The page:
So attachment site is here, it’s coming on the outside of your thigh, and the most common area of pain referral is going to be outside knee pain, so generally a person will point to pain on the outside of the knee, and most often the lower part of the IT band. You can have some stuff further up by the hip, too, on the outside of the hip or along the chain, but majority of the time the problem is indicated as pain is right here on the outside. So, can have a lot of tenderness along that region, can have some swelling, can have irritation, can be very sensitive to touch, burning sensation – so sharp pain/shooting pains. So all these things can be caused.
Now, underneath the IT band you also have fat which is highly innervated, so a lot of compression and irritation of that fat tissue. The bursa is basically a fluid-filled sac that sits underneath the IT band as well as the bone to prevent the band from rubbing into the bone. But some of the studies show that it’s not a bursa, so it is a little bit inconclusive. But nevertheless, all those structures, the IT band itself, and all the surrounding tissues, the highly innervated fat underneath it, all these structures can, if there’s repetitive rubbing and irritation of that tissue, can cause pain. Not only will it refer pain here but it can sometimes radiate in the outside of the upper part of the lower leg, too. It primary affects the outside knee, but then some of the fibers are attaching on the outside of that kneecap, so lateral patella pain is also not uncommon. So very often when you start digging in, you start checking the kneecap, the person can be very tender along that border, too, in addition to that band that’s running on the side.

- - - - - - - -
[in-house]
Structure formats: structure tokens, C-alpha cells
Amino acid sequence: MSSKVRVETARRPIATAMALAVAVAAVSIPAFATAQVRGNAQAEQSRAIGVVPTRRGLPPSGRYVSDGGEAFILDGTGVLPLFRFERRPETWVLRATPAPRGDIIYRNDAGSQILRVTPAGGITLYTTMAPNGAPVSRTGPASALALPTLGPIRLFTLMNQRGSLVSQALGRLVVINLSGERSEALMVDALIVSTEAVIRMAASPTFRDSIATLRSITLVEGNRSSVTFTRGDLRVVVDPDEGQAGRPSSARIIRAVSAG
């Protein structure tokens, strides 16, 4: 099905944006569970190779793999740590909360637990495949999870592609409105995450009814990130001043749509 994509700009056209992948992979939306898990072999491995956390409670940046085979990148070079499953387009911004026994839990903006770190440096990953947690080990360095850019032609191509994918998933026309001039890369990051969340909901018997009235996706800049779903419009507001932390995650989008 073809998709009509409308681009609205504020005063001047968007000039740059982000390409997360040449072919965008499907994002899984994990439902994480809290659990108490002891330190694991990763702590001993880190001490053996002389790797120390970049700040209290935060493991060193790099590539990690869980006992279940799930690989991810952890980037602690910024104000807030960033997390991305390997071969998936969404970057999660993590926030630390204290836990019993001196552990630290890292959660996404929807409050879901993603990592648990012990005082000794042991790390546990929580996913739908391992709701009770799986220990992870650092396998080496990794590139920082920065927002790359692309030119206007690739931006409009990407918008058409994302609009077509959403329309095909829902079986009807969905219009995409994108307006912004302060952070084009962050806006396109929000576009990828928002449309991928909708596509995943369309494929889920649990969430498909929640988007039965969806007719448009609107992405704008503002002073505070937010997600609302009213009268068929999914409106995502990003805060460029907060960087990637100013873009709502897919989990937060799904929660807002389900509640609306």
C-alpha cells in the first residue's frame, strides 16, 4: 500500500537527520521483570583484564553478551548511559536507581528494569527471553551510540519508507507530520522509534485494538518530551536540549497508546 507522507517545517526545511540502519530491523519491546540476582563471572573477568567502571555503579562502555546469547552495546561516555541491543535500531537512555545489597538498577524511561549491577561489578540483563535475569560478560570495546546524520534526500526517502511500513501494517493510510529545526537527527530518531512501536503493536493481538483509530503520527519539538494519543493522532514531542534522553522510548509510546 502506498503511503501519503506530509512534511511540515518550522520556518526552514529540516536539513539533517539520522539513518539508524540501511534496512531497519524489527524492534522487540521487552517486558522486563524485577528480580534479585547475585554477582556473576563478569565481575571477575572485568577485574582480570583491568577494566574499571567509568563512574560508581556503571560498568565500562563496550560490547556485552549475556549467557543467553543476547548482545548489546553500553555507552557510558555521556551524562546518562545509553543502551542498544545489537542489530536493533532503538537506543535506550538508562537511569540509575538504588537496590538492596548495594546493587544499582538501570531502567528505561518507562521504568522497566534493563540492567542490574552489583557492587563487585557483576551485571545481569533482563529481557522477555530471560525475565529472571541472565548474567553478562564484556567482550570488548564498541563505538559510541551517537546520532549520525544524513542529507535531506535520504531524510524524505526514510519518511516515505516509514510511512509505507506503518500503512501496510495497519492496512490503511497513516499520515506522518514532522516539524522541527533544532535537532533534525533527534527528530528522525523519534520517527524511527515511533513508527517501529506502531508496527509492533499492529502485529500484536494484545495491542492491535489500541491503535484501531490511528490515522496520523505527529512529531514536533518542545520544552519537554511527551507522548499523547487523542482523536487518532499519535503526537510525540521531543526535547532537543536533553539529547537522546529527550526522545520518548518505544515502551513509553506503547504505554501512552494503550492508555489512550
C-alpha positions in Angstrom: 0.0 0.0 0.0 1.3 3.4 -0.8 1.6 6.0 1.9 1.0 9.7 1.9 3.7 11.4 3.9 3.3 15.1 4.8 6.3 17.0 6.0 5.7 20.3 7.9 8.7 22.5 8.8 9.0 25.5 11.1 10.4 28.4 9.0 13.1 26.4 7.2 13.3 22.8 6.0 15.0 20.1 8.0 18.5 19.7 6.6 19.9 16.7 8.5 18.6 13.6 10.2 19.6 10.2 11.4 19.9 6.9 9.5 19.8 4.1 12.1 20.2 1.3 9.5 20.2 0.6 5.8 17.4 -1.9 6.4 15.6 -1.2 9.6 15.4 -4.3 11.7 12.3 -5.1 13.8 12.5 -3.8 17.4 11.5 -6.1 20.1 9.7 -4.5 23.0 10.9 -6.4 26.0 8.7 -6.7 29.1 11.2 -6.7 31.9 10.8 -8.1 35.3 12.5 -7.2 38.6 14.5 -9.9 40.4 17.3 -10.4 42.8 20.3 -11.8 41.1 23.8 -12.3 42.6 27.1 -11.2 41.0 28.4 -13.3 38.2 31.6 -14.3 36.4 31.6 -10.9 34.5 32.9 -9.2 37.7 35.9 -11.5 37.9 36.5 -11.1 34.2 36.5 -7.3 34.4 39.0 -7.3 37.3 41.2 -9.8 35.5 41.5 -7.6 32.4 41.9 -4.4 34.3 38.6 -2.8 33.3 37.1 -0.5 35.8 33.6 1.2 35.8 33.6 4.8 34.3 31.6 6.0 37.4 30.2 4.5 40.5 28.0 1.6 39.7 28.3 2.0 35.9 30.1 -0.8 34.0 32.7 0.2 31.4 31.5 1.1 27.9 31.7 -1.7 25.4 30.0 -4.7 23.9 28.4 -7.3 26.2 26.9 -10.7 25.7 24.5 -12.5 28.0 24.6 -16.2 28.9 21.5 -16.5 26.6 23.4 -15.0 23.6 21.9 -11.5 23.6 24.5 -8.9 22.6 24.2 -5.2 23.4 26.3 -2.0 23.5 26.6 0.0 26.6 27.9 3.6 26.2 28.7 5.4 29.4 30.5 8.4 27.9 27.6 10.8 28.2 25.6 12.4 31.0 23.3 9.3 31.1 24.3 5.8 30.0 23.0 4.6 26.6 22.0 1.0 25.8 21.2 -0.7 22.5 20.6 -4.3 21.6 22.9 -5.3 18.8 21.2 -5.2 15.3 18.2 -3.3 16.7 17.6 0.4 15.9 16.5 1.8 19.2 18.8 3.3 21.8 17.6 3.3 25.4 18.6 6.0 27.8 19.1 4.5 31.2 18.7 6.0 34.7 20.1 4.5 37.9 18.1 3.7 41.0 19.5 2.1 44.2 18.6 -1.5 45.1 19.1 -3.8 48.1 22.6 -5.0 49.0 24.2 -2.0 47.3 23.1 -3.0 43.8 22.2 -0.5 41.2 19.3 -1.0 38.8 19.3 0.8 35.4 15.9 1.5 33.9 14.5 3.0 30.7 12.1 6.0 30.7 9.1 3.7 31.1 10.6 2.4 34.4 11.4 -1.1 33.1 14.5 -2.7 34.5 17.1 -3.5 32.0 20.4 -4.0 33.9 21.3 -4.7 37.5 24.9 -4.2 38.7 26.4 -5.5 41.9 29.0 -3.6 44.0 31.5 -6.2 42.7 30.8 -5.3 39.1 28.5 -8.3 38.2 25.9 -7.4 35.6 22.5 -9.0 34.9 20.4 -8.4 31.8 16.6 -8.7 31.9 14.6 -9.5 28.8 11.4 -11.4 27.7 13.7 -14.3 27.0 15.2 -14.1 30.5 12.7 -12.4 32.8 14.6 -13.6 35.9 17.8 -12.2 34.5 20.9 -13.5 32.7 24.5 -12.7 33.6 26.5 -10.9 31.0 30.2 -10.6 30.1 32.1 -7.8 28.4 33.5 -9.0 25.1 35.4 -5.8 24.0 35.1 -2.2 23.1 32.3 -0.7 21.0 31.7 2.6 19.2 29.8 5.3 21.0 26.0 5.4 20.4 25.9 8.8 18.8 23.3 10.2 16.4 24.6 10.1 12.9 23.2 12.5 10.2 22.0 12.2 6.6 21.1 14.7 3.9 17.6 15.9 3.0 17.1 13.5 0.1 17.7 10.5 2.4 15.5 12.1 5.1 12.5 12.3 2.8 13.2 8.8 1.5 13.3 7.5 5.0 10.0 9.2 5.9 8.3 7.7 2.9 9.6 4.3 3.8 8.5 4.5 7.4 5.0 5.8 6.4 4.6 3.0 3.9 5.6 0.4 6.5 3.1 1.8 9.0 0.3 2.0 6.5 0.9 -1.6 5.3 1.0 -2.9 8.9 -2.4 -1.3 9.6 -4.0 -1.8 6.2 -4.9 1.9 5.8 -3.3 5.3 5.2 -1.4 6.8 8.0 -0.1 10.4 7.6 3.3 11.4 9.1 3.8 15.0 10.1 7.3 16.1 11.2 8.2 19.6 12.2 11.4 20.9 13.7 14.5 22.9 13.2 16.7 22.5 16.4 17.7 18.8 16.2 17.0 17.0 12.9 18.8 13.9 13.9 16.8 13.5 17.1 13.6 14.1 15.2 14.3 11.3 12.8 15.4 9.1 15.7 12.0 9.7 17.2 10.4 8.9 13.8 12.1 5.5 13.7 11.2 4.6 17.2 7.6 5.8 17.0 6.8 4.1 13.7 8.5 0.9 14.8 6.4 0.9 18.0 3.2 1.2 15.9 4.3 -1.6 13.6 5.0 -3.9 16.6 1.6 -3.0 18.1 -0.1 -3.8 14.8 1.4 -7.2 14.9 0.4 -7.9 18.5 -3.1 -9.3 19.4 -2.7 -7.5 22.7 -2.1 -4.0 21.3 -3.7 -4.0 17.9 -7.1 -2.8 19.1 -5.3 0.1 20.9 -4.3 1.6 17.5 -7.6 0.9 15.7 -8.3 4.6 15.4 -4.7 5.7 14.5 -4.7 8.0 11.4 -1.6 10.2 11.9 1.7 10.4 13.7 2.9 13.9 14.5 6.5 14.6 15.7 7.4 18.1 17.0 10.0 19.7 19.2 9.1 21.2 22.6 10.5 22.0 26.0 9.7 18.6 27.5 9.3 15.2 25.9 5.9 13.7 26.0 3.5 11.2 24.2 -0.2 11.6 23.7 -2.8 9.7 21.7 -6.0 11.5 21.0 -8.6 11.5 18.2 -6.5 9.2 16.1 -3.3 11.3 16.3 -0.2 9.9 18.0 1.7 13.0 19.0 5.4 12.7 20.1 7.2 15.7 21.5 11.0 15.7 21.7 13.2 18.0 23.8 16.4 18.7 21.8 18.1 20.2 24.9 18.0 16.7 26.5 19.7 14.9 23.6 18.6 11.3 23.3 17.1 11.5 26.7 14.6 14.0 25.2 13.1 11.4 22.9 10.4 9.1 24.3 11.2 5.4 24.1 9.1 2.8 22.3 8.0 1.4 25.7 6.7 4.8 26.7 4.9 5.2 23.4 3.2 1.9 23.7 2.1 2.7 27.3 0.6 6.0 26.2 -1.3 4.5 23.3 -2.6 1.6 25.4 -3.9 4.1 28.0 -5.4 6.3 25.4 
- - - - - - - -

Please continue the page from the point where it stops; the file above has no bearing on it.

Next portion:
What are the contributing factors? Overtraining is one of the big ones. Repetitive strain or overtraining can cause irritation of the tissue. And why is that happening? One, because you’re doing more than your body or that tissue can handle. Second, due to mechanical factors such as alignment of the kneecap, it might have to do with hip tightness, hip weakness resulting in change in alignment of tissues, excessive pronation or flatfeet. So by itself, one of these things is not the contributing factor, but when you combine all of them together they can definitely throw the biomechanics off, the alignment off, which can cause more stress and strain on that tissue, and of course it can get very tight after a while too and thickened.